(1997) co-authored with Daniel Rothbart. “Kant’s Critique of Judgment and the Scientific Investigation of Matter.” In Hyle International Journal for Philosophy of Chemistry 3(1): 65-80.

(1998) “The Problem of the A Priori in Sensibility: Revisiting Kant’s and Hegel’s Theories of the Senses.” In Review of Metaphysics, 52(2):341-367.

(2001) “Revisiting Kant’s General Metaphysics: Completing a Transcendental Psychology.” In Proceedings of the 9th International Kant-Congress, “Kant und die Berliner Aufklaerung, Berlin.” Vol. 4: 424-432. Editors: V. Gerhardt, R-P. Horstmann, R. Schumacher. Berlin: Walter de Gruyter.

(2003) “Faith, Philosophy, Passions and Feminism.” In anthology Philosophy, Feminism and Faith, edited Ruth Groenhout and Marya Bower. Indianapolis: Indiana University Press.

(2003) “Kant’s Transcendental Psychology: A Prerequisite for Metaphysics and Bridge to the Divine.” In Proceedings Second World Conference of Metaphysics, 2003. Rome, July 2-5, 2003. Vol. II:245-251. Editor: David C. Murray. Pub. Fondazione Idente di Study e di Ricerca.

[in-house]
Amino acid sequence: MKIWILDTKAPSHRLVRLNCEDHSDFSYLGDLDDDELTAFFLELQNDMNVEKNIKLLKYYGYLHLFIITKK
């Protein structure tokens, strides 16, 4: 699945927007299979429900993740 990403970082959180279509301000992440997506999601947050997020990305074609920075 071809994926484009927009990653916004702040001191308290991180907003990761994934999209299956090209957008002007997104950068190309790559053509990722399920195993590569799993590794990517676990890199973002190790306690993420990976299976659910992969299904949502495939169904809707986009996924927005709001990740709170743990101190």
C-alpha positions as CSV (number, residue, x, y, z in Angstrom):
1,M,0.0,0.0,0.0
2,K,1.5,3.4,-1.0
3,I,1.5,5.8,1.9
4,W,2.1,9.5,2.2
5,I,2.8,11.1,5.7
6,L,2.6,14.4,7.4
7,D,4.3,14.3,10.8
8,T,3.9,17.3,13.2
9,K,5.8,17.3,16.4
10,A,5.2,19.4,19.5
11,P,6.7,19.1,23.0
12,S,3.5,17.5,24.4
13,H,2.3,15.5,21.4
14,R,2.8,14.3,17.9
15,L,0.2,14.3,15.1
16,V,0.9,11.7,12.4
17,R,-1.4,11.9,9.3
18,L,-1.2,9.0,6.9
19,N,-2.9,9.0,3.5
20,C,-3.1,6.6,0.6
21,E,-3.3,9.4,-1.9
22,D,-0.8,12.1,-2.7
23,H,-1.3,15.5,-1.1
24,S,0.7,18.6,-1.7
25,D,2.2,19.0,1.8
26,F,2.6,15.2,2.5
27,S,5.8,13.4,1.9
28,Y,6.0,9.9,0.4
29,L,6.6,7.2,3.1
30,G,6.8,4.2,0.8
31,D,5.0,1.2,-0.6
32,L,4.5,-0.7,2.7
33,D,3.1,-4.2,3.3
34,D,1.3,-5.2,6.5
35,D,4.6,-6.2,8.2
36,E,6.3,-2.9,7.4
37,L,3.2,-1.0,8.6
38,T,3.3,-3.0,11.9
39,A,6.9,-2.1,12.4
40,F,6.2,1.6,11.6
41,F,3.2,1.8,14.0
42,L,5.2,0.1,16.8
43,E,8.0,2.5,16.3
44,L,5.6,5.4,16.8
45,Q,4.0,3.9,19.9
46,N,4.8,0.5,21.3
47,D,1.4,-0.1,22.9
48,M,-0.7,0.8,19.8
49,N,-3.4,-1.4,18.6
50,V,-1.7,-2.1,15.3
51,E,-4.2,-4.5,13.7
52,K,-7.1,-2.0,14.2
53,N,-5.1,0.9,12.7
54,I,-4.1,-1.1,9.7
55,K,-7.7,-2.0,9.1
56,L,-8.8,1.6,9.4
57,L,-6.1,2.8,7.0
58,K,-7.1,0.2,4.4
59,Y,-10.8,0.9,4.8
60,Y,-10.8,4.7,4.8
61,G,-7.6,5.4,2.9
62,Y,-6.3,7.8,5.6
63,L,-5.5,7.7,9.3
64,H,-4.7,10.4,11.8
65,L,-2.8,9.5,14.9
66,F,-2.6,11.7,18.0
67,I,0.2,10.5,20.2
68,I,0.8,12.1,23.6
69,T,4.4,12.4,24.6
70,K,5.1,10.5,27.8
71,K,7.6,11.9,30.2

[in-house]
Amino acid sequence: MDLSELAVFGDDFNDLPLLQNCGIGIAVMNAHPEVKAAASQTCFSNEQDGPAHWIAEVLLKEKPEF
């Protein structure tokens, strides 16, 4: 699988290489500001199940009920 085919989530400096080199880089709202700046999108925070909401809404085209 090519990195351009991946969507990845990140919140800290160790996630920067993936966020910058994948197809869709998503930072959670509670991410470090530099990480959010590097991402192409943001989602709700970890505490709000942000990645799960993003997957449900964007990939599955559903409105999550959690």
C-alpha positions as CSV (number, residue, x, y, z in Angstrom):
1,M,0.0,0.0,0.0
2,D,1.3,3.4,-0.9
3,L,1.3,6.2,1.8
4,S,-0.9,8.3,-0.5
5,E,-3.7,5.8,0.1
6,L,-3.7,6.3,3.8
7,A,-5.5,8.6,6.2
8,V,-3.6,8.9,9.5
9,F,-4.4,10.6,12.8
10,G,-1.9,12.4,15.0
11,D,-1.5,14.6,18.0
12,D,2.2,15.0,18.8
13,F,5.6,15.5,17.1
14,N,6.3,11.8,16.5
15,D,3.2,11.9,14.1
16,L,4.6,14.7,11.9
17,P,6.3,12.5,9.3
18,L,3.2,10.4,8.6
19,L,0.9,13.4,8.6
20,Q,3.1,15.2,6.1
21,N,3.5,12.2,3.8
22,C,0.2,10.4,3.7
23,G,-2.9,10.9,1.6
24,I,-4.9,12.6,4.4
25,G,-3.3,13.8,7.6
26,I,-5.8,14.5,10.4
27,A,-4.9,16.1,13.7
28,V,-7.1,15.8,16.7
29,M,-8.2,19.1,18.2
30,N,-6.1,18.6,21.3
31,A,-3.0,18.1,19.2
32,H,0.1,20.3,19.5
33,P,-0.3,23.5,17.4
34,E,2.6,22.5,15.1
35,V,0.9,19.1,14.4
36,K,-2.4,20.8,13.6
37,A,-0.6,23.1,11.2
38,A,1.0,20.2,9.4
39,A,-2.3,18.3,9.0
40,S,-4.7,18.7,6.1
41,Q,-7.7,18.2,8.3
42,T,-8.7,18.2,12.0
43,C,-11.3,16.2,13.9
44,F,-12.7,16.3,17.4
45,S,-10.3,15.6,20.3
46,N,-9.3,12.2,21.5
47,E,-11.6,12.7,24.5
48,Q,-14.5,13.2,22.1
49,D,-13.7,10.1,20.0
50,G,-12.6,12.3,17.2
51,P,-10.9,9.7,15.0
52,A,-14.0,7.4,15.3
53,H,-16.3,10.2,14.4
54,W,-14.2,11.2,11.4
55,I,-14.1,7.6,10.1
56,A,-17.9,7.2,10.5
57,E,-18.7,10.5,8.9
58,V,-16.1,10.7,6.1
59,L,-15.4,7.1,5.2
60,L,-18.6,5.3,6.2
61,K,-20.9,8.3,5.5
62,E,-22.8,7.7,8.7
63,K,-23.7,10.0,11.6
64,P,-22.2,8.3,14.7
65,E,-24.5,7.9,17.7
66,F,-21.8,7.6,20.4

(2004) “Irrationalism in Eighteenth Century Aesthetic Theory.” Abstract in Proceedings of the 21st World Congress of Philosophy, (12:23-29); August 10-17, 2003, Istanbul, Turkey.

(2008) “Reflections on Kant’s Transcendental Psychology: a Bridge to the Transcendent.” In Proceedings of the 10th International Kant-Congress, Sao Paulo, Brazil, 4 -9 Sept. 2005. “Recht und Frieden in der Philosophie Kants.” Vol. 5:87-93. Editors: V. Rohden, R.R. Terra, G.A. de Almeida, M. Ruffing. Berlin: Walter de Gruyter.

My Repertory of Courses Taught in the Osher Program

  • Introduction to Kant
  • Philosophical Aesthetics
  • General Ethics or What is the Good Life?
  • Philosophy and Science: Kissing Cousins
  • Existentialism
  • Ancient Greek Roots of Modern Science
  • What is Philosophy Anyway (or the Enterprise of Philosophy)
  • Metaphysics: The Nature of Reality
  • Spinoza’s Ethics
  • Philsophies of Human Nature (A Survey)
Osher Lifelong Learning Institute — George Mason University

Fall 2017 — Course F652

The Enterprise of Philosophy: